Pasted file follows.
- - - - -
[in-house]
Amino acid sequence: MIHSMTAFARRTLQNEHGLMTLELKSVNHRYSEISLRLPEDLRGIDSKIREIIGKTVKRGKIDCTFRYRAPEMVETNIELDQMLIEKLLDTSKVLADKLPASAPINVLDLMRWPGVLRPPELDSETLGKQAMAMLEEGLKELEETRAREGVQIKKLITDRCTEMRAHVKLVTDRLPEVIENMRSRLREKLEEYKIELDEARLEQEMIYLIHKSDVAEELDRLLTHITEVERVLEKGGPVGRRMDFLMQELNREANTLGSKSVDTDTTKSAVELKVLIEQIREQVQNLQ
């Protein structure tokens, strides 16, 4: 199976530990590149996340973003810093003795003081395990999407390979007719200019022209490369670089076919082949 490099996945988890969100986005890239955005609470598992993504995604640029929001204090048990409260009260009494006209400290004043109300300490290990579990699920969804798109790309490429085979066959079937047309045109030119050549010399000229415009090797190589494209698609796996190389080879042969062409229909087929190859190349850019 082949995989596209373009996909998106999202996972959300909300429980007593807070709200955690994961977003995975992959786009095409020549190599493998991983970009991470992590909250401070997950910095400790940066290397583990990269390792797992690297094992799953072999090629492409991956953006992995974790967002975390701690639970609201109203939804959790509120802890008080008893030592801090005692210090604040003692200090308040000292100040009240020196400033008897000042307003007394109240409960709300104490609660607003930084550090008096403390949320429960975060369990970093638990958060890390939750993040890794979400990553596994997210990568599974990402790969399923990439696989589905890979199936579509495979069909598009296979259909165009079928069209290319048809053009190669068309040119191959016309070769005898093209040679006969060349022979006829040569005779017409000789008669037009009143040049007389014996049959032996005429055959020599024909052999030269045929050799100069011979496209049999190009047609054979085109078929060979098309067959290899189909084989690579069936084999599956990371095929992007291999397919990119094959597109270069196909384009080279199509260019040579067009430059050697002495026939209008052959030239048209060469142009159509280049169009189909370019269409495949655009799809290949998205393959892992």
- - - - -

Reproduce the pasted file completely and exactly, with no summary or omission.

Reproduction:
[in-house]
Amino acid sequence: MIHSMTAFARRTLQNEHGLMTLELKSVNHRYSEISLRLPEDLRGIDSKIREIIGKTVKRGKIDCTFRYRAPEMVETNIELDQMLIEKLLDTSKVLADKLPASAPINVLDLMRWPGVLRPPELDSETLGKQAMAMLEEGLKELEETRAREGVQIKKLITDRCTEMRAHVKLVTDRLPEVIENMRSRLREKLEEYKIELDEARLEQEMIYLIHKSDVAEELDRLLTHITEVERVLEKGGPVGRRMDFLMQELNREANTLGSKSVDTDTTKSAVELKVLIEQIREQVQNLQ
């Protein structure tokens, strides 16, 4: 199976530990590149996340973003810093003795003081395990999407390979007719200019022209490369670089076919082949 490099996945988890969100986005890239955005609470598992993504995604640029929001204090048990409260009260009494006209400290004043109300300490290990579990699920969804798109790309490429085979066959079937047309045109030119050549010399000229415009090797190589494209698609796996190389080879042969062409229909087929190859190349850019 082949995989596209373009996909998106999202996972959300909300429980007593807070709200955690994961977003995975992959786009095409020549190599493998991983970009991470992590909250401070997950910095400790940066290397583990990269390792797992690297094992799953072999090629492409991956953006992995974790967002975390701690639970609201109203939804959790509120802890008080008893030592801090005692210090604040003692200090308040000292100040009240020196400033008897000042307003007394109240409960709300104490609660607003930084550090008096403390949320429960975060369990970093638990958060890390939750993040890794979400990553596994997210990568599974990402790969399923990439696989589905890979199936579509495979069909598009296979259909165009079928069209290319048809053009190669068309040119191959016309070769005898093209040679006969060349022979006829040569005779017409000789008669037009009143040049007389014996049959032996005429055959020599024909052999030269045929050799100069011979496209049999190009047609054979085109078929060979098309067959290899189909084989690579069936084999599956990371095929992007291999397919990119094959597109270069196909384009080279199509260019040579067009430059050697002495026939209008052959030239048209060469142009159509280049169009189909370019269409495949655009799809290949998205393959892992």